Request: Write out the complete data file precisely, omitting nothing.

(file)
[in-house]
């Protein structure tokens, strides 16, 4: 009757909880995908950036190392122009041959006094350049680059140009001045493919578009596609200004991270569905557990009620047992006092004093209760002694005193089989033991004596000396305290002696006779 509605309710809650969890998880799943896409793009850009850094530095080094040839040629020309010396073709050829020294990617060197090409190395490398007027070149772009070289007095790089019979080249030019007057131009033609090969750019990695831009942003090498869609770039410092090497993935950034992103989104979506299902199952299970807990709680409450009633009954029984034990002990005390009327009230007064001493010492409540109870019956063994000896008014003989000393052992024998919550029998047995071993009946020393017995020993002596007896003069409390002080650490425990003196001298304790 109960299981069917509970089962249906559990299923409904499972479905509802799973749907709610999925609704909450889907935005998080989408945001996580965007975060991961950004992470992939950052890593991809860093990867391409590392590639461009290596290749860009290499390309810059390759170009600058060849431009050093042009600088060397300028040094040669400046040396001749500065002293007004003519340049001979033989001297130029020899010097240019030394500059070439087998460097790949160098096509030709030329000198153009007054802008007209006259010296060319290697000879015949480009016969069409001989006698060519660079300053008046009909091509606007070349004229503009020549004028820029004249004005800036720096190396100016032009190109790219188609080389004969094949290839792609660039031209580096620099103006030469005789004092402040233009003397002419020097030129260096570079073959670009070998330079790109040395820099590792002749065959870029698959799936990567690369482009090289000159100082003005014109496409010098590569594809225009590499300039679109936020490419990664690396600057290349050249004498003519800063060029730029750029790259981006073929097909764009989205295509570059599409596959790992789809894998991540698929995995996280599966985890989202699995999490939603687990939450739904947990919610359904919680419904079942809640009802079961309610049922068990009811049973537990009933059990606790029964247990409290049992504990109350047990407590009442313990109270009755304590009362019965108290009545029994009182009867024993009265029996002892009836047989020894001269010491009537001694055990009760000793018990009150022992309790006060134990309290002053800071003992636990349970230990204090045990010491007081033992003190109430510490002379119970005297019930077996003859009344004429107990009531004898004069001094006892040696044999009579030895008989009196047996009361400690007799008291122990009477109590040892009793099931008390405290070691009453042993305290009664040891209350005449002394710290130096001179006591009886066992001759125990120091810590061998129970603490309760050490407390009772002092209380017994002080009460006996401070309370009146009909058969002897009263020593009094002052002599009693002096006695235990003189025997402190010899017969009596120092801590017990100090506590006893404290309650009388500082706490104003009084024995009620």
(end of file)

[in-house]
């Protein structure tokens, strides 16, 4: 009757909880995908950036190392122009041959006094350049680059140009001045493919578009596609200004991270569905557990009620047992006092004093209760002694005193089989033991004596000396305290002696006779 509605309710809650969890998880799943896409793009850009850094530095080094040839040629020309010396073709050829020294990617060197090409190395490398007027070149772009070289007095790089019979080249030019007057131009033609090969750019990695831009942003090498869609770039410092090497993935950034992103989104979506299902199952299970807990709680409450009633009954029984034990002990005390009327009230007064001493010492409540109870019956063994000896008014003989000393052992024998919550029998047995071993009946020393017995020993002596007896003069409390002080650490425990003196001298304790 109960299981069917509970089962249906559990299923409904499972479905509802799973749907709610999925609704909450889907935005998080989408945001996580965007975060991961950004992470992939950052890593991809860093990867391409590392590639461009290596290749860009290499390309810059390759170009600058060849431009050093042009600088060397300028040094040669400046040396001749500065002293007004003519340049001979033989001297130029020899010097240019030394500059070439087998460097790949160098096509030709030329000198153009007054802008007209006259010296060319290697000879015949480009016969069409001989006698060519660079300053008046009909091509606007070349004229503009020549004028820029004249004005800036720096190396100016032009190109790219188609080389004969094949290839792609660039031209580096620099103006030469005789004092402040233009003397002419020097030129260096570079073959670009070998330079790109040395820099590792002749065959870029698959799936990567690369482009090289000159100082003005014109496409010098590569594809225009590499300039679109936020490419990664690396600057290349050249004498003519800063060029730029750029790259981006073929097909764009989205295509570059599409596959790992789809894998991540698929995995996280599966985890989202699995999490939603687990939450739904947990919610359904919680419904079942809640009802079961309610049922068990009811049973537990009933059990606790029964247990409290049992504990109350047990407590009442313990109270009755304590009362019965108290009545029994009182009867024993009265029996002892009836047989020894001269010491009537001694055990009760000793018990009150022992309790006060134990309290002053800071003992636990349970230990204090045990010491007081033992003190109430510490002379119970005297019930077996003859009344004429107990009531004898004069001094006892040696044999009579030895008989009196047996009361400690007799008291122990009477109590040892009793099931008390405290070691009453042993305290009664040891209350005449002394710290130096001179006591009886066992001759125990120091810590061998129970603490309760050490407390009772002092209380017994002080009460006996401070309370009146009909058969002897009263020593009094002052002599009693002096006695235990003189025997402190010899017969009596120092801590017990100090506590006893404290309650009388500082706490104003009084024995009620």